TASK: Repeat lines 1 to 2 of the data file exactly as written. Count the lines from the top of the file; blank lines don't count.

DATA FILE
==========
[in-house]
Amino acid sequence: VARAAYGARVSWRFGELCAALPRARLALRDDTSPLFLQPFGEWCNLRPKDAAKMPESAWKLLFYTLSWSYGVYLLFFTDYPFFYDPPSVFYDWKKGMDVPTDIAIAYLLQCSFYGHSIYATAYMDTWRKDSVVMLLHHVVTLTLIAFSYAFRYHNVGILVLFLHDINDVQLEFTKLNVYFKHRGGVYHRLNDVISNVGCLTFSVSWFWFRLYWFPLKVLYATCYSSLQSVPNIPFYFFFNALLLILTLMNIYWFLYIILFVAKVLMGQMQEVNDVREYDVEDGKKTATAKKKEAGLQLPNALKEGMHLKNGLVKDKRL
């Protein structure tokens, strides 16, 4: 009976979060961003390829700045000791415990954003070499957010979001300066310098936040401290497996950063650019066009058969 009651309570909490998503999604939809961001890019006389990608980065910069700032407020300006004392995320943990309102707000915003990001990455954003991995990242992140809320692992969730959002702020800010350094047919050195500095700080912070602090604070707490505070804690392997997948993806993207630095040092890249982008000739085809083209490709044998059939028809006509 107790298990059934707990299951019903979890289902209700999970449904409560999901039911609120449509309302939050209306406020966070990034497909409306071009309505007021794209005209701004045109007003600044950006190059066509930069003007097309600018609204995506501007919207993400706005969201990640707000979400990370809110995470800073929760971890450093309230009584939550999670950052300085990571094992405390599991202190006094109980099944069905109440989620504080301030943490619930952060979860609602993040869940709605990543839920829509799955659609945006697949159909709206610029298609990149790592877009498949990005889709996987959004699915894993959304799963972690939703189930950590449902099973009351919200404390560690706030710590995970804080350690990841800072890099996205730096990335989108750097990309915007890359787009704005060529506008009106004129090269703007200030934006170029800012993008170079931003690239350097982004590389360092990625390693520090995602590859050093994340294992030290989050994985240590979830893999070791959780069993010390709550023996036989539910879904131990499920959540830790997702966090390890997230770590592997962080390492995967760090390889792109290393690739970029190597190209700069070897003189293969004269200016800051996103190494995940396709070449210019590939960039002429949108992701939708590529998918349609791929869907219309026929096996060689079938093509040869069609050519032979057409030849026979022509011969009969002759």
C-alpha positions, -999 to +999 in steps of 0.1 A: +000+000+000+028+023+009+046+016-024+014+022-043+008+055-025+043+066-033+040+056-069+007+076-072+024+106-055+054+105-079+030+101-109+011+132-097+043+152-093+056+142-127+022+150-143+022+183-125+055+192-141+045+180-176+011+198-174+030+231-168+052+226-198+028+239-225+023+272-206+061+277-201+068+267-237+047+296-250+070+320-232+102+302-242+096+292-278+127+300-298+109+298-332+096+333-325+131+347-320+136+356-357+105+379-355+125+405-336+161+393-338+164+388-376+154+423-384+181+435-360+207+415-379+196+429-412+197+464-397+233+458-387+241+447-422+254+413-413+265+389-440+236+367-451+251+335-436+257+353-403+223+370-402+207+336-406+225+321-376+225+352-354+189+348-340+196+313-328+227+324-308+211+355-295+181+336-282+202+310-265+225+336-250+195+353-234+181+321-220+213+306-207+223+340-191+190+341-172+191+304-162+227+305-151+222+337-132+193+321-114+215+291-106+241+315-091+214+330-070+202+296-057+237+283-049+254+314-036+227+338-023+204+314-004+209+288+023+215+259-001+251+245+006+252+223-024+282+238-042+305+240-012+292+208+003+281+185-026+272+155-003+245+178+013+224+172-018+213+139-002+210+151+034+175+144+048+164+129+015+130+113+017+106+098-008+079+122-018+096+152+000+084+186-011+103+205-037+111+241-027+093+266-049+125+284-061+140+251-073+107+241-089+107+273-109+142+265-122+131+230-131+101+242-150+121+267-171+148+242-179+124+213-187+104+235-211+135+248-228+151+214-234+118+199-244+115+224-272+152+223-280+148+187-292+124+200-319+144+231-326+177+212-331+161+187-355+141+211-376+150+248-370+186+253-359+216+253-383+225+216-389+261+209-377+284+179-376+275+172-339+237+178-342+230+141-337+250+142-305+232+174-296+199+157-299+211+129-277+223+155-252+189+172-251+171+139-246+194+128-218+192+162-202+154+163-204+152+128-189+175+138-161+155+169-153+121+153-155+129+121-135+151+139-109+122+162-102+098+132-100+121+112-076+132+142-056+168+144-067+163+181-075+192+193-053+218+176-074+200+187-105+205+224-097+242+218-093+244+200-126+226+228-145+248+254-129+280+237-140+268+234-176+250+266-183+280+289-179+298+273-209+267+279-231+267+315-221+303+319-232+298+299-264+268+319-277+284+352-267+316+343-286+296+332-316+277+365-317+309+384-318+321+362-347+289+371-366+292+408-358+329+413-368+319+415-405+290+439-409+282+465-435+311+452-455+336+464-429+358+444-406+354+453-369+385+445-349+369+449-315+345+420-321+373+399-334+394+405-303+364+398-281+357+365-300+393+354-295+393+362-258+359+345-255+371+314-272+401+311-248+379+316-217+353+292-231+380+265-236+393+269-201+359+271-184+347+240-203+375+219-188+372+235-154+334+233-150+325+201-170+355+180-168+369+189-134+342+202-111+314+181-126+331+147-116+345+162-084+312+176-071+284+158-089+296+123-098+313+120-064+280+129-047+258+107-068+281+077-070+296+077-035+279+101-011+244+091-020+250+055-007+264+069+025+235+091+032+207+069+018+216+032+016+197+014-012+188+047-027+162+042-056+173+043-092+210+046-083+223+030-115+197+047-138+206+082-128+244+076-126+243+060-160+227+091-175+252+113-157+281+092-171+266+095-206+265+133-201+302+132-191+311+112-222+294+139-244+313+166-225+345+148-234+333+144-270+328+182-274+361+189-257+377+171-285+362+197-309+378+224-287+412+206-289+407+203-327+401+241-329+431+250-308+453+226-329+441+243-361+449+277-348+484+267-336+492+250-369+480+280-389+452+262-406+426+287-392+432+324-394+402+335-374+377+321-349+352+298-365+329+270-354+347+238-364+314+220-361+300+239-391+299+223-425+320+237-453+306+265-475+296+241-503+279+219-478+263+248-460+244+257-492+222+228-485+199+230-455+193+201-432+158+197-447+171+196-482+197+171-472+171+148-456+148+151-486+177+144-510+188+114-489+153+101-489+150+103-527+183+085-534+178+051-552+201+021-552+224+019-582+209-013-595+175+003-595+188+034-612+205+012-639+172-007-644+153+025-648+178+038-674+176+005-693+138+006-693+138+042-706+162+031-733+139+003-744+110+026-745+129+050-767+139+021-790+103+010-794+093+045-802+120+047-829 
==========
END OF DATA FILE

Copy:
[in-house]
Amino acid sequence: VARAAYGARVSWRFGELCAALPRARLALRDDTSPLFLQPFGEWCNLRPKDAAKMPESAWKLLFYTLSWSYGVYLLFFTDYPFFYDPPSVFYDWKKGMDVPTDIAIAYLLQCSFYGHSIYATAYMDTWRKDSVVMLLHHVVTLTLIAFSYAFRYHNVGILVLFLHDINDVQLEFTKLNVYFKHRGGVYHRLNDVISNVGCLTFSVSWFWFRLYWFPLKVLYATCYSSLQSVPNIPFYFFFNALLLILTLMNIYWFLYIILFVAKVLMGQMQEVNDVREYDVEDGKKTATAKKKEAGLQLPNALKEGMHLKNGLVKDKRL